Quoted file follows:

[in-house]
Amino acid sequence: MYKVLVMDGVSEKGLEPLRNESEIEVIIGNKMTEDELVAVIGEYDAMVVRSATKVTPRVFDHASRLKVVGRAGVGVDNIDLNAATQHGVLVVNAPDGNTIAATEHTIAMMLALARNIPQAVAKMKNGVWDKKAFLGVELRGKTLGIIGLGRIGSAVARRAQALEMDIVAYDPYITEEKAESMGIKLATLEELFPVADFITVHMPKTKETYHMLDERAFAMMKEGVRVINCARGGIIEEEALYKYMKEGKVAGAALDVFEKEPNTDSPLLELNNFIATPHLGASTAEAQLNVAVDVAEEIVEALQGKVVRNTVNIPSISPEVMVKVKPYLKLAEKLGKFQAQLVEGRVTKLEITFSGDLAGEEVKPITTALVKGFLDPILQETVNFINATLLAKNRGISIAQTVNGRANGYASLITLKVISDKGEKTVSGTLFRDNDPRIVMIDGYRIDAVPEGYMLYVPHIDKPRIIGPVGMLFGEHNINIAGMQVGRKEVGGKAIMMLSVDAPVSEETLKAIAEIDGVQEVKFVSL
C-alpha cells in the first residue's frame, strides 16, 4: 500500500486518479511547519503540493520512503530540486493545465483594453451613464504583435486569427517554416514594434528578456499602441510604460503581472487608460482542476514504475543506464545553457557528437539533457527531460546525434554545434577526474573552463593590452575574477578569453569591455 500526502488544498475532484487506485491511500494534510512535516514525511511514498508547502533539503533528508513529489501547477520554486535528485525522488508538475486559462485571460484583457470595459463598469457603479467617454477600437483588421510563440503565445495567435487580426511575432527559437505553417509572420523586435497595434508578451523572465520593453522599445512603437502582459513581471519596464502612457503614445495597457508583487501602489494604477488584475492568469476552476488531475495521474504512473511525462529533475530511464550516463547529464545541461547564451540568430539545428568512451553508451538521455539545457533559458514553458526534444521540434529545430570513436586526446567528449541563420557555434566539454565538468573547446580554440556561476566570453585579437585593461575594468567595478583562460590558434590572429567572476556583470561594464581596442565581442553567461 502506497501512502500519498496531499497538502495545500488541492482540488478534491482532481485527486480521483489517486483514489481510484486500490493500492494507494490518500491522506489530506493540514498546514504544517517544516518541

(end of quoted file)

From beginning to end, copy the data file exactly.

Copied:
[in-house]
Amino acid sequence: MYKVLVMDGVSEKGLEPLRNESEIEVIIGNKMTEDELVAVIGEYDAMVVRSATKVTPRVFDHASRLKVVGRAGVGVDNIDLNAATQHGVLVVNAPDGNTIAATEHTIAMMLALARNIPQAVAKMKNGVWDKKAFLGVELRGKTLGIIGLGRIGSAVARRAQALEMDIVAYDPYITEEKAESMGIKLATLEELFPVADFITVHMPKTKETYHMLDERAFAMMKEGVRVINCARGGIIEEEALYKYMKEGKVAGAALDVFEKEPNTDSPLLELNNFIATPHLGASTAEAQLNVAVDVAEEIVEALQGKVVRNTVNIPSISPEVMVKVKPYLKLAEKLGKFQAQLVEGRVTKLEITFSGDLAGEEVKPITTALVKGFLDPILQETVNFINATLLAKNRGISIAQTVNGRANGYASLITLKVISDKGEKTVSGTLFRDNDPRIVMIDGYRIDAVPEGYMLYVPHIDKPRIIGPVGMLFGEHNINIAGMQVGRKEVGGKAIMMLSVDAPVSEETLKAIAEIDGVQEVKFVSL
C-alpha cells in the first residue's frame, strides 16, 4: 500500500486518479511547519503540493520512503530540486493545465483594453451613464504583435486569427517554416514594434528578456499602441510604460503581472487608460482542476514504475543506464545553457557528437539533457527531460546525434554545434577526474573552463593590452575574477578569453569591455 500526502488544498475532484487506485491511500494534510512535516514525511511514498508547502533539503533528508513529489501547477520554486535528485525522488508538475486559462485571460484583457470595459463598469457603479467617454477600437483588421510563440503565445495567435487580426511575432527559437505553417509572420523586435497595434508578451523572465520593453522599445512603437502582459513581471519596464502612457503614445495597457508583487501602489494604477488584475492568469476552476488531475495521474504512473511525462529533475530511464550516463547529464545541461547564451540568430539545428568512451553508451538521455539545457533559458514553458526534444521540434529545430570513436586526446567528449541563420557555434566539454565538468573547446580554440556561476566570453585579437585593461575594468567595478583562460590558434590572429567572476556583470561594464581596442565581442553567461 502506497501512502500519498496531499497538502495545500488541492482540488478534491482532481485527486480521483489517486483514489481510484486500490493500492494507494490518500491522506489530506493540514498546514504544517517544516518541